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India 2.0? Where WhatsApp University Is A Credible Source, Mythology Is Science

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The state of the nation is such that we have devolved from ‘for, of, by the people’ towards ‘far, off, buy the people’, and it’s mandated to make us accept it in a way that little do we realize whose republic India is? On 26th January 1950, India gave herself a constitution, a document; a social contract, that should protect the citizens from the statism of government. But, constitutionally speaking, today, do citizens fear the government or the government fears the citizens?

On the eve of India celebrating 72nd Republic Day (2021), amidst the pandemic, it’s however ‘not too late’ to reflect and introspect upon our conspicuous display of celebration, state of the economy, governance and other ideal civilities. India is a republic nation. The idea of res publica is to have a form of government in which elected representatives practice democratic powers in a constitutional manner.

If India were not a republic, she would have seen today’s “new India” back in 1950 already. Then, the important question is how did we reach here, why, and what have we become?

The cultural design of the republic is to sustain the ‘public sphere’ rather than treat a nation as the private property of few individuals. The powers enshrined upon the government are constitutionally limited so that citizens can breathe well than blindly obey the state.

Scientific temperament, critical consciousness and questioning attitude are very essential to upgrade the health of democracy but unfortunately, the recent trends suggest that the idea of a republic is merely an abstract on the original document (Indian constitution) architected by Dr Babasaheb Ambedkar!

India’s republic is witnessing a grand fall in free speech (142/190 nations – 2020, against 134/190 nations – 2014) and an upward trend (of about 165% with just 3% conviction rate) in sedition cases (2019). It seems that it’s wrong to be a republican if the state of affairs is in dismalness of ‘republic’.

India’s republic has been modified in a way that questioning the government looks ‘anti-national’. There’s a systematic scheme of restructuring the soul of the public sphere. The whole fabric is tailored to suit the panoptic goals of few authoritarians. Nevertheless, India is consciously entering the gates of Potemkin democracy while dropping down to 102/117 nations on hunger index.

This is a great setback due to constitutional repub-leak?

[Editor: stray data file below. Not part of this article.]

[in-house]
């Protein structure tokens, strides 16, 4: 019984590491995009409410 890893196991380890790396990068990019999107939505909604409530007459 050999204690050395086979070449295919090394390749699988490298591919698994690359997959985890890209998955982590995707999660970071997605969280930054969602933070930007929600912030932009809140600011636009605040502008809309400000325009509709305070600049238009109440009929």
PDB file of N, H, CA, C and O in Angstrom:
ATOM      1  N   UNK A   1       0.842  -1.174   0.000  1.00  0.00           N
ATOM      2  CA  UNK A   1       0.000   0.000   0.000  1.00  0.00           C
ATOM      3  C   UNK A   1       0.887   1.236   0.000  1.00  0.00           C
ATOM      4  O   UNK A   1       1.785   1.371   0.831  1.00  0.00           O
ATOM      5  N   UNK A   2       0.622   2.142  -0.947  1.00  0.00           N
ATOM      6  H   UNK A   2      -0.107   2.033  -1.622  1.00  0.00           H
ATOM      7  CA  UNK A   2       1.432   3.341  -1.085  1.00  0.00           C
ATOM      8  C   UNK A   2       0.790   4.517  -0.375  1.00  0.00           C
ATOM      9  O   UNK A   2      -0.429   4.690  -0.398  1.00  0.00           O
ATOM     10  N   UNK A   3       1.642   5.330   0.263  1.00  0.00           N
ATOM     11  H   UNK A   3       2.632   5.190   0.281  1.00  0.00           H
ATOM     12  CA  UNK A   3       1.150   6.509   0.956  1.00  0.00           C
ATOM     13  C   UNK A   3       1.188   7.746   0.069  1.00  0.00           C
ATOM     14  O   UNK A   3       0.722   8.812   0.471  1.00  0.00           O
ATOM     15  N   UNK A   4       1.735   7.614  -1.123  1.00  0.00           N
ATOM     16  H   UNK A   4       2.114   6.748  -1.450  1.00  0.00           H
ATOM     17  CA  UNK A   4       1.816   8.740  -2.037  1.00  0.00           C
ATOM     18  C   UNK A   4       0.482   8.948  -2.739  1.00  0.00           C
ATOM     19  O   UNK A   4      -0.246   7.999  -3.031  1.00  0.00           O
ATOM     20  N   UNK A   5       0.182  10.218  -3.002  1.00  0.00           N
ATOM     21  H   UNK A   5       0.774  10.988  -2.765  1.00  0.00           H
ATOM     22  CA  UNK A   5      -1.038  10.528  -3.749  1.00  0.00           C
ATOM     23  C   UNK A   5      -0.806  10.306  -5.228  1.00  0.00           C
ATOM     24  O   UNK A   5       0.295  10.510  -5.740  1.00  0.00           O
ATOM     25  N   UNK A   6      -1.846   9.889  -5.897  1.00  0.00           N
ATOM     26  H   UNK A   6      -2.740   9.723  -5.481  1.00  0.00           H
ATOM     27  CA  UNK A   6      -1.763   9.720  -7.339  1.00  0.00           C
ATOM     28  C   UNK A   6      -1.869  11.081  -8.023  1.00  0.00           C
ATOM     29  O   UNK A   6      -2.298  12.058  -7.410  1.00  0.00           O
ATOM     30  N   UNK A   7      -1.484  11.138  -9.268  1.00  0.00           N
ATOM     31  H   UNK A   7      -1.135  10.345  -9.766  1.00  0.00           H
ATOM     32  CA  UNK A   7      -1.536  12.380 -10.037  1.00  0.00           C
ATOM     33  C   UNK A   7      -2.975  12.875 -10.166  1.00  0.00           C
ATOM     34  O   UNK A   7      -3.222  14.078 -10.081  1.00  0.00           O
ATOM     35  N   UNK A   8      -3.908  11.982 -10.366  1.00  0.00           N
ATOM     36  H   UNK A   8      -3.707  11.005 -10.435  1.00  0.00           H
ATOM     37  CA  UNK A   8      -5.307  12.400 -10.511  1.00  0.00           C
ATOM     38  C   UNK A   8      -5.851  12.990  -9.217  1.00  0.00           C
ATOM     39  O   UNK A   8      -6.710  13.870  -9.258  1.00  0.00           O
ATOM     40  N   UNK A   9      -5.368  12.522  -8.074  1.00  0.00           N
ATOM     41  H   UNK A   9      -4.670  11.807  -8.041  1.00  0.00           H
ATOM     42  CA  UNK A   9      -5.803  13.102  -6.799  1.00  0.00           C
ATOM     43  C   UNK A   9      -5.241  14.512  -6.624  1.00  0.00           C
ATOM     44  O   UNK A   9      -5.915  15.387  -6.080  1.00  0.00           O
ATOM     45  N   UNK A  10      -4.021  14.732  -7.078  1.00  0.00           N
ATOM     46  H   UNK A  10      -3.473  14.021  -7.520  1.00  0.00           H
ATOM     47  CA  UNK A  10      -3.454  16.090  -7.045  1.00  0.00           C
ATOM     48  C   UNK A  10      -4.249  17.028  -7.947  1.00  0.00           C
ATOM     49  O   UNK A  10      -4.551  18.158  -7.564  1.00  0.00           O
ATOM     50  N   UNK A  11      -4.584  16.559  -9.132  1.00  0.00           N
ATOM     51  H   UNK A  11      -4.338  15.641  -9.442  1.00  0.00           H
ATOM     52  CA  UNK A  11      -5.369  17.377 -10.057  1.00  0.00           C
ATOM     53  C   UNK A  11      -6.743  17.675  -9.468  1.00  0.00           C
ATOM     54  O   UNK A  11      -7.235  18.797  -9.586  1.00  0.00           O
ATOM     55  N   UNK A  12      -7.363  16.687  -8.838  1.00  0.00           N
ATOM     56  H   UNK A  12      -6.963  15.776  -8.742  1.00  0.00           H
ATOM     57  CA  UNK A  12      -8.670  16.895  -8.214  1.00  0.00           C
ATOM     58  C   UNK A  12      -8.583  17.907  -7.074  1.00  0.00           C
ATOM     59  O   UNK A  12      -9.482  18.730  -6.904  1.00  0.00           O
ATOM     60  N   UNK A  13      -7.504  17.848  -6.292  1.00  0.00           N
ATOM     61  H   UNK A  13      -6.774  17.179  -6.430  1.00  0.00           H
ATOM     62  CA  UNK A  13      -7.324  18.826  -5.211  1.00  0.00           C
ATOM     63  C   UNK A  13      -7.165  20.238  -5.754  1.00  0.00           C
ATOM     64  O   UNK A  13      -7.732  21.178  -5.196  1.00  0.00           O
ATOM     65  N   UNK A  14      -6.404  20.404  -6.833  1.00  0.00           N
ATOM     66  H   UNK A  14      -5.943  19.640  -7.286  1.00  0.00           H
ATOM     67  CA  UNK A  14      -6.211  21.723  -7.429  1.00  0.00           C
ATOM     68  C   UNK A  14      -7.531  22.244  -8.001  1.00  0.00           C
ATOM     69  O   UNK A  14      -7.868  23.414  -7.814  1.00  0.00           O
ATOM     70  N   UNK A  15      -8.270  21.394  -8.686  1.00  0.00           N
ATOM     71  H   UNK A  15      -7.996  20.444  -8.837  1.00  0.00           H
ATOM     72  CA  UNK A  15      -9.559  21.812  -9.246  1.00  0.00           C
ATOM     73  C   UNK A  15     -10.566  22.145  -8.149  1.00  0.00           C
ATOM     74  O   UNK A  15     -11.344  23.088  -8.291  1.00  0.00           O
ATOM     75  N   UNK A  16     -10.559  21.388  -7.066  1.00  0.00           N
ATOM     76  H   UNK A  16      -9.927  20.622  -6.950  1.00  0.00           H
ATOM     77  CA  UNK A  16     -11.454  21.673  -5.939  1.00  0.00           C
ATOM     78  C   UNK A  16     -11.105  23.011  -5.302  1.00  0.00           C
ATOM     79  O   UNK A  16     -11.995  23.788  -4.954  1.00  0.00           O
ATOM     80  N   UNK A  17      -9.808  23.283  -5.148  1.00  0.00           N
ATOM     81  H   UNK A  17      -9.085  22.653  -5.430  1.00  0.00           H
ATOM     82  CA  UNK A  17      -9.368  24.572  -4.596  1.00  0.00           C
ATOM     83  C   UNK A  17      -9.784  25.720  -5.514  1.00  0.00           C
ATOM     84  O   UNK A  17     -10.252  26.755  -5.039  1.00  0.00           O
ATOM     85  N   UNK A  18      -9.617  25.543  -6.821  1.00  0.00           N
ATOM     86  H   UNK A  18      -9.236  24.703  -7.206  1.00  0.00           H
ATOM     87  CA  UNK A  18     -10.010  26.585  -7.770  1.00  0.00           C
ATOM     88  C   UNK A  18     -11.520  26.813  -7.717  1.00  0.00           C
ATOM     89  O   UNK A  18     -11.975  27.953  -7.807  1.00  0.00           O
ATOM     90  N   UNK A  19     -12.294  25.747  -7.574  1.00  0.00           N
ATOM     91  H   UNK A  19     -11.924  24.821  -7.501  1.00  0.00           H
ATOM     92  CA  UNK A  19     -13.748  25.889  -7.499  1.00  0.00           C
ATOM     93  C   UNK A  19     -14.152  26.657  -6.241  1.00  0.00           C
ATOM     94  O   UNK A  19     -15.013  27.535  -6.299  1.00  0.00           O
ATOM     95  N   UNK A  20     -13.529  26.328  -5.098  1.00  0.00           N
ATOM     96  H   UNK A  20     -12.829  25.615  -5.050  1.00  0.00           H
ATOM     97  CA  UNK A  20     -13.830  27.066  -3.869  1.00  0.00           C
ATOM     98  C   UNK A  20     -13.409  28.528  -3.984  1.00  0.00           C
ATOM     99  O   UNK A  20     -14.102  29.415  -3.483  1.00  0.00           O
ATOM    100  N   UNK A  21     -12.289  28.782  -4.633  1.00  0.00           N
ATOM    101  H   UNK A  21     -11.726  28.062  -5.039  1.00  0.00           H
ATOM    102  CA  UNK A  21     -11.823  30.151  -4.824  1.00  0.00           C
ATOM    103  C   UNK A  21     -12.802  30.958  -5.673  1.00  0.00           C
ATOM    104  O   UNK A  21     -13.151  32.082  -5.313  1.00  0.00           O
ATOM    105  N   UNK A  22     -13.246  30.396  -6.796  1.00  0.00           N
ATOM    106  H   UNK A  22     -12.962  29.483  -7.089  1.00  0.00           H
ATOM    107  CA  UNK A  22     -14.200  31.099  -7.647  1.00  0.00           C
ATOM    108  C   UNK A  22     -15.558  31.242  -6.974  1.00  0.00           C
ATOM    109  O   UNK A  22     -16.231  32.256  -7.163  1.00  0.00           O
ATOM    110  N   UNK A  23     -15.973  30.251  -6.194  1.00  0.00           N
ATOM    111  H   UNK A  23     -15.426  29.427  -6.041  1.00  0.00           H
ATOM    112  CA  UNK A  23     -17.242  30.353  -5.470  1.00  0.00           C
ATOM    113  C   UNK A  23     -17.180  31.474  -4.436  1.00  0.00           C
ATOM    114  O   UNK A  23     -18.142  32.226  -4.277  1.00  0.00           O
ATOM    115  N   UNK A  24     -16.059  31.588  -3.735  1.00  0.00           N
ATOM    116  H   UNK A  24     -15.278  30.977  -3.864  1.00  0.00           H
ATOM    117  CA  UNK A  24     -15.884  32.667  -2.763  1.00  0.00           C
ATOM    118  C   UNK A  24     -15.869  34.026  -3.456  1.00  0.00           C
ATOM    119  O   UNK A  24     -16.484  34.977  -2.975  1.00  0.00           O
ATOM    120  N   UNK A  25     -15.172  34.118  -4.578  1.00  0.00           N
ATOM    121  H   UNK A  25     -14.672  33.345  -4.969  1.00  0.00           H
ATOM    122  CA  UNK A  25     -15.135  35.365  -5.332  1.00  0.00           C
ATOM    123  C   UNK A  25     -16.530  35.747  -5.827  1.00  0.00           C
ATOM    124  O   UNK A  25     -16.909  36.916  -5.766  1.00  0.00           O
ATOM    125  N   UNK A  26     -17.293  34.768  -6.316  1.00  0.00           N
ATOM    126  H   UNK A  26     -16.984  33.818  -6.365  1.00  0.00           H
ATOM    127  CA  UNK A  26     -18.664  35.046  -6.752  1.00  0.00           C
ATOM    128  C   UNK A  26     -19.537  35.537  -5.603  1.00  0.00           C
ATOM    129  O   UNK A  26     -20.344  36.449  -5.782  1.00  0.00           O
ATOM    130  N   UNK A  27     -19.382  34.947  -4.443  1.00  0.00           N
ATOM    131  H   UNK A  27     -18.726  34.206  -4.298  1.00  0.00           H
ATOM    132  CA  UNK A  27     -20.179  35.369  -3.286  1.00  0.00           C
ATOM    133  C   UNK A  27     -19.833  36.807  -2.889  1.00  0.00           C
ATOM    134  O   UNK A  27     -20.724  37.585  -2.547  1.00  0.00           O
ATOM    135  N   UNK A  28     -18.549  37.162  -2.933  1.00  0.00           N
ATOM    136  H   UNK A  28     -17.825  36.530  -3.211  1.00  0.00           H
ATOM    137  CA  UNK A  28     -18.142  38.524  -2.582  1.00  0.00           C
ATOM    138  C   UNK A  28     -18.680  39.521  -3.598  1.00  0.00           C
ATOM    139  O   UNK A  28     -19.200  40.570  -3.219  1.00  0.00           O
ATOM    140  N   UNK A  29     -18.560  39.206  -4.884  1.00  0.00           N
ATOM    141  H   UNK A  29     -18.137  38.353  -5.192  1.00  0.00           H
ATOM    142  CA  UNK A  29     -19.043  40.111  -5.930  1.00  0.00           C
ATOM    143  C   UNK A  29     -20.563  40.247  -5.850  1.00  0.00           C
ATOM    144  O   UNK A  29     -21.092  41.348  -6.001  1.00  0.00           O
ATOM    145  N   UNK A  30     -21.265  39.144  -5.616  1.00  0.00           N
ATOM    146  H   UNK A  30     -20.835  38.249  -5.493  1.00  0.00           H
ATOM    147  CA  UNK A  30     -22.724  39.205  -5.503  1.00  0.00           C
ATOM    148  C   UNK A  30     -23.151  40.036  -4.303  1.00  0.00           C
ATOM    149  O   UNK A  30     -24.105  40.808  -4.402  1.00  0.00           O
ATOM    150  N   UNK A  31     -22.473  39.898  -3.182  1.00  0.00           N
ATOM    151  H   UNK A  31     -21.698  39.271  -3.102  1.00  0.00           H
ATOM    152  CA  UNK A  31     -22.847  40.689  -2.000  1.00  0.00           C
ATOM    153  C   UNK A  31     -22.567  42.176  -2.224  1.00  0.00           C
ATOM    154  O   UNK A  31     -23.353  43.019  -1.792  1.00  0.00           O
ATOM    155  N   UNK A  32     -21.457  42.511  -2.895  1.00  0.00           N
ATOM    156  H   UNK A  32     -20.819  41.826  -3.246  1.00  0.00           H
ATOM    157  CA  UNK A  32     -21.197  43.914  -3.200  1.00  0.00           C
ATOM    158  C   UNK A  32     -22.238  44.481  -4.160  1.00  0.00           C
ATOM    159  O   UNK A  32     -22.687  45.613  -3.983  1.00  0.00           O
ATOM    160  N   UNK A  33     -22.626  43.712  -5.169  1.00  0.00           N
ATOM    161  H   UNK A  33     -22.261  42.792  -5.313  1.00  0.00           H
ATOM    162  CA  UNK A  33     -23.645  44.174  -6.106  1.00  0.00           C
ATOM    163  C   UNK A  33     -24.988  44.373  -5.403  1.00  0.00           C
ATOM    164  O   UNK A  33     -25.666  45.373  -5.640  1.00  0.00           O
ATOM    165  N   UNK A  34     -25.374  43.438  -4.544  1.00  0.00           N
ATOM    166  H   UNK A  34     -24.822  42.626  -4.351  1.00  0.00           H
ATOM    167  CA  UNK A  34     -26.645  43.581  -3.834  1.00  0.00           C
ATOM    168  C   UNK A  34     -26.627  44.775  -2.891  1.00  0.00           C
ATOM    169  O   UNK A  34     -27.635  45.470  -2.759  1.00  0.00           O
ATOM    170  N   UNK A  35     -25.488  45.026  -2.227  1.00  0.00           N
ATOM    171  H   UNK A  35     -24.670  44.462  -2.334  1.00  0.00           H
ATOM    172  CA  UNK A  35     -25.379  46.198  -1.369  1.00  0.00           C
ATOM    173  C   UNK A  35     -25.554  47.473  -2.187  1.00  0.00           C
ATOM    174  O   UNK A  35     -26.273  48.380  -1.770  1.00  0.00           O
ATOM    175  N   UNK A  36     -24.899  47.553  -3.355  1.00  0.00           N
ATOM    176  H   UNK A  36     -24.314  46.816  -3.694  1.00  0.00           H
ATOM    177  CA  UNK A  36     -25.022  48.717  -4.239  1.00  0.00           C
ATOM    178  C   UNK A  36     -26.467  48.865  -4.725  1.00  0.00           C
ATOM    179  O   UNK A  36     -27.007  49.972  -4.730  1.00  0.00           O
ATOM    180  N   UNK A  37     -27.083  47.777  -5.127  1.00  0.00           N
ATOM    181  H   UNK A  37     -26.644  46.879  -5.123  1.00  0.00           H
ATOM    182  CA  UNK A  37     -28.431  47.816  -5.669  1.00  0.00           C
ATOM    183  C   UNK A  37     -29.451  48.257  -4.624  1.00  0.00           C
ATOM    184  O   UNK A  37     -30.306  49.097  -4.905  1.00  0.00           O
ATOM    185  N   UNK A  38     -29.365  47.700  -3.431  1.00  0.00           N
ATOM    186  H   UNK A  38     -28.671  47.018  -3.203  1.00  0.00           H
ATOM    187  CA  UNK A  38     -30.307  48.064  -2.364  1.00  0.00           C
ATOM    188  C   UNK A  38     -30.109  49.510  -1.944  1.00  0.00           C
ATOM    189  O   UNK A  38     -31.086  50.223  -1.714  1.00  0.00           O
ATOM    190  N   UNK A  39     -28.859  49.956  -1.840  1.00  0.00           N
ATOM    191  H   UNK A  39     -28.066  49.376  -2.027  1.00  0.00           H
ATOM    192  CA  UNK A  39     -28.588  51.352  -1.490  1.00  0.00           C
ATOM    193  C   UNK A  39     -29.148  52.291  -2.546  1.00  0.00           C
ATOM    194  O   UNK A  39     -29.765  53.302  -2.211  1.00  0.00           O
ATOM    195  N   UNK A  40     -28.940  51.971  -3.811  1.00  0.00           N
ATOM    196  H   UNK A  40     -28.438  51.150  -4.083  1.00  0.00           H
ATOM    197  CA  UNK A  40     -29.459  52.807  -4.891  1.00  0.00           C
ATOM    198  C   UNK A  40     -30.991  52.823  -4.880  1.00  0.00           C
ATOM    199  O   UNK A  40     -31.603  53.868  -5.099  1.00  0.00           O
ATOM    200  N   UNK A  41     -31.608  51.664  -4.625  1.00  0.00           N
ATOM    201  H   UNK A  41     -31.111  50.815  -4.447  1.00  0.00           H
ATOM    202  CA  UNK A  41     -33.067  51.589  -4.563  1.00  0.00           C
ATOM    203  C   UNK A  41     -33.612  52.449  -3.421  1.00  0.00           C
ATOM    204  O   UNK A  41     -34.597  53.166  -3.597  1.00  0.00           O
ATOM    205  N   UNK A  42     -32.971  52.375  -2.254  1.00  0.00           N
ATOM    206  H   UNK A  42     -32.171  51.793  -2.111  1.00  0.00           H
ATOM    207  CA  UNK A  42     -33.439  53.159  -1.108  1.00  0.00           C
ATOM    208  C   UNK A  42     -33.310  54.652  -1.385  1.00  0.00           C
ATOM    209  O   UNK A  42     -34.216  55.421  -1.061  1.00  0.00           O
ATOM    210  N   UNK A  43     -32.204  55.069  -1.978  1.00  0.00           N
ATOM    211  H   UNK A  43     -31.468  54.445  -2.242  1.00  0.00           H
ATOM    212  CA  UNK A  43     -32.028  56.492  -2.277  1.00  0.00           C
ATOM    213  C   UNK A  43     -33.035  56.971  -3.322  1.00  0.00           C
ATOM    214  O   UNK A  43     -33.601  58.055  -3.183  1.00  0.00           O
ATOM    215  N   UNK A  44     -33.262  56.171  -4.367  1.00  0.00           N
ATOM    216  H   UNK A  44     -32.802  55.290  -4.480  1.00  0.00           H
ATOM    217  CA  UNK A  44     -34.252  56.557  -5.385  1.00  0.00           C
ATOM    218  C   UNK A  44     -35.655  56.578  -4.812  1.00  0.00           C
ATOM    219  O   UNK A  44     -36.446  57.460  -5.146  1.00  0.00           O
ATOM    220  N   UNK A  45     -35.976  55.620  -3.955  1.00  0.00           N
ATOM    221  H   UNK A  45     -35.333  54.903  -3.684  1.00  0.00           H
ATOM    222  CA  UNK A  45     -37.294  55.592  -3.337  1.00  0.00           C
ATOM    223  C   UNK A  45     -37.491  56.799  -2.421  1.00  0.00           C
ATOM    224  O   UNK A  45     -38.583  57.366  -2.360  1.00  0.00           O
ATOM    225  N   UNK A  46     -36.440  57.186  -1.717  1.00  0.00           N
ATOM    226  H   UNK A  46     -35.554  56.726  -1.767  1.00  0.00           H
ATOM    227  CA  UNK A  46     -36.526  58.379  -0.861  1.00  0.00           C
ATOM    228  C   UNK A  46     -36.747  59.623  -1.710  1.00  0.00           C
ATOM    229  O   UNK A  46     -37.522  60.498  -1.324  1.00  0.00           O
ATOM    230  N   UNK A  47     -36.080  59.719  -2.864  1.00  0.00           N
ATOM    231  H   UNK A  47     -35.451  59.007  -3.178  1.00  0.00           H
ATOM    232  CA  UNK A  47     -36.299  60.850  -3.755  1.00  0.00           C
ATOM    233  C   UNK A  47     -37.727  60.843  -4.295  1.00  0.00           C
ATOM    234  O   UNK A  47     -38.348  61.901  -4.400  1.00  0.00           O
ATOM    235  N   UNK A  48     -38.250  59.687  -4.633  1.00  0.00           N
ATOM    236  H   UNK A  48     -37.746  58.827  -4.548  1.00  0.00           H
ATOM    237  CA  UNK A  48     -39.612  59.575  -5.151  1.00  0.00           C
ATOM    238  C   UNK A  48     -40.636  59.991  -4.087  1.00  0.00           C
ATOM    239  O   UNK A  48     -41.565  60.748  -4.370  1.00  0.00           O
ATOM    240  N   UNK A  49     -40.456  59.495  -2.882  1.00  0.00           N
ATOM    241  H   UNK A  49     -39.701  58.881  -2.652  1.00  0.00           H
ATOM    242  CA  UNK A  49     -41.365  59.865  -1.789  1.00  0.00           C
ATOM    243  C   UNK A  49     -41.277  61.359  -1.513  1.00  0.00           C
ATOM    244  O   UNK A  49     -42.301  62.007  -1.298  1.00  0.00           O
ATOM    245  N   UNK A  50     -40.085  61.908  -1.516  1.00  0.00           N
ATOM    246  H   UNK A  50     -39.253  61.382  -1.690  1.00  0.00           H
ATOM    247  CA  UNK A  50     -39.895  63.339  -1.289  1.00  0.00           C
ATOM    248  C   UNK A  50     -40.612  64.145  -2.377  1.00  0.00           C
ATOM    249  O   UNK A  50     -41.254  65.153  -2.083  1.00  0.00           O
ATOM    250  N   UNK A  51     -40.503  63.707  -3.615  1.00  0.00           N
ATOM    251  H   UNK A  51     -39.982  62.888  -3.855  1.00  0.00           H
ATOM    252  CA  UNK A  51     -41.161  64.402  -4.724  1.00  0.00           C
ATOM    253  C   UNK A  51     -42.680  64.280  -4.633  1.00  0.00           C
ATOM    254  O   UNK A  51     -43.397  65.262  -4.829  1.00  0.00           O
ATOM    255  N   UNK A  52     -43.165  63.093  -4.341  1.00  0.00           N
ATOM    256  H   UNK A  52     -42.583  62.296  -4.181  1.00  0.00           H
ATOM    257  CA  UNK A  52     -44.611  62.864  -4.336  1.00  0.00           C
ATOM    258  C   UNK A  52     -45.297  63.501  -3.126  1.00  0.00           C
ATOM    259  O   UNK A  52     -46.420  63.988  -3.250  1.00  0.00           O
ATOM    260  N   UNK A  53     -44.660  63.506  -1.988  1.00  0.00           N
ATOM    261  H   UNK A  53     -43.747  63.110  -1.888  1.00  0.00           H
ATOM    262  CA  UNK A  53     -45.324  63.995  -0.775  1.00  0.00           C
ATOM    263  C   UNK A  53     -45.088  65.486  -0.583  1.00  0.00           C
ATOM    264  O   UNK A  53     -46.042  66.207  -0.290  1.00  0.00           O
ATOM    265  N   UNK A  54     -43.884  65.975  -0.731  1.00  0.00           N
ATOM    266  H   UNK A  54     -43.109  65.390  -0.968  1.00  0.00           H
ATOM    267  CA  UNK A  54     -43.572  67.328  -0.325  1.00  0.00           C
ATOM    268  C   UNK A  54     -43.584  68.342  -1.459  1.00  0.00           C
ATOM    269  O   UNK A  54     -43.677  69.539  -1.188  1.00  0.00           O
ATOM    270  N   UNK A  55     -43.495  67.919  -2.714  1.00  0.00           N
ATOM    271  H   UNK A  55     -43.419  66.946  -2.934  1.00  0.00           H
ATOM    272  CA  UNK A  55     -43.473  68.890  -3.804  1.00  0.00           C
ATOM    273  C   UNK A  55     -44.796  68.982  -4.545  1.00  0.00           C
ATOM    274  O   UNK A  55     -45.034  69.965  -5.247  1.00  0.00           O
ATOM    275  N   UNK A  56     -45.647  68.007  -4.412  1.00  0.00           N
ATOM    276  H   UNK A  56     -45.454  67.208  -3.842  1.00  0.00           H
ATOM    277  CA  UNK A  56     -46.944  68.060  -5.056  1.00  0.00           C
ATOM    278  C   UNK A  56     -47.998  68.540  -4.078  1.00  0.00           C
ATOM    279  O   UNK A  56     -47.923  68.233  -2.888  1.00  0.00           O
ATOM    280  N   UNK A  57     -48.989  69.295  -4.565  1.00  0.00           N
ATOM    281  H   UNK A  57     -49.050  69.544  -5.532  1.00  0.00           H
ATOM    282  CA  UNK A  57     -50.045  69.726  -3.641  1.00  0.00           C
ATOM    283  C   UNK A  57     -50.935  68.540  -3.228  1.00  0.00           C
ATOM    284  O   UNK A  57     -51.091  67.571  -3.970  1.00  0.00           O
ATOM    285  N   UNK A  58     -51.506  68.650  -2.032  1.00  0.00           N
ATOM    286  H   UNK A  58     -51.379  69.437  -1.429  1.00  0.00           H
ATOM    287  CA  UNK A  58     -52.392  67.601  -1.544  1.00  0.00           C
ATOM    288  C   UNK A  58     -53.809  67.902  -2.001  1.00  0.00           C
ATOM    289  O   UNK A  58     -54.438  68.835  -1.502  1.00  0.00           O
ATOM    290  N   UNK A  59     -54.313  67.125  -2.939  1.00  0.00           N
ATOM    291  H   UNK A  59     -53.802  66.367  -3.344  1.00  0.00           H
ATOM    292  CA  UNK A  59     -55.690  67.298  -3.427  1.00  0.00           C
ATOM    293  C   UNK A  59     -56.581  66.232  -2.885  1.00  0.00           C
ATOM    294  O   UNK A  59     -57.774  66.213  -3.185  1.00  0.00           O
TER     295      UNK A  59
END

Dr B.R. Ambedkar, on November 25, 1949, warning in his last speech to the constituent assembly, spoke of the need to give up the grammar of anarchy, to avoid hero-worship, and to work towards a social – not just a political – democracy. His anticipation is turning true, today, sadly.

He said, “Will history repeat itself? It is this thought which fills me with anxiety. This anxiety is deepened by the realization of the fact that in addition to our old enemies in the form of castes and creeds we are going to have many political parties with diverse and opposing political creeds. Will Indians place the country above their creed or will they place creed above country? I do not know. But this much is certain that if the parties place creed above country, our independence will be put in jeopardy a second time and probably be lost forever. This eventuality we must all resolutely guard against. We must be determined to defend our independence with the last drop of our blood.

On the 26th of January 1950, India would be a democratic country in the sense that India from that day would have a government of the people, by the people and for the people. The same thought comes to my mind. What would happen to her democratic Constitution? Will she be able to maintain it or will she lose it again? This is the second thought that comes to my mind and makes me as anxious as the first.”

Taking a cue at how a supreme leader is worshipped at the cost of ‘republic’, who unfortunately holds zero press conference, Ambedkar anticipated Bhakti in religion may be a road to the salvation of the soul. But in politics, Bhakti or hero-worship is a sure road to degradation and to eventual dictatorship.”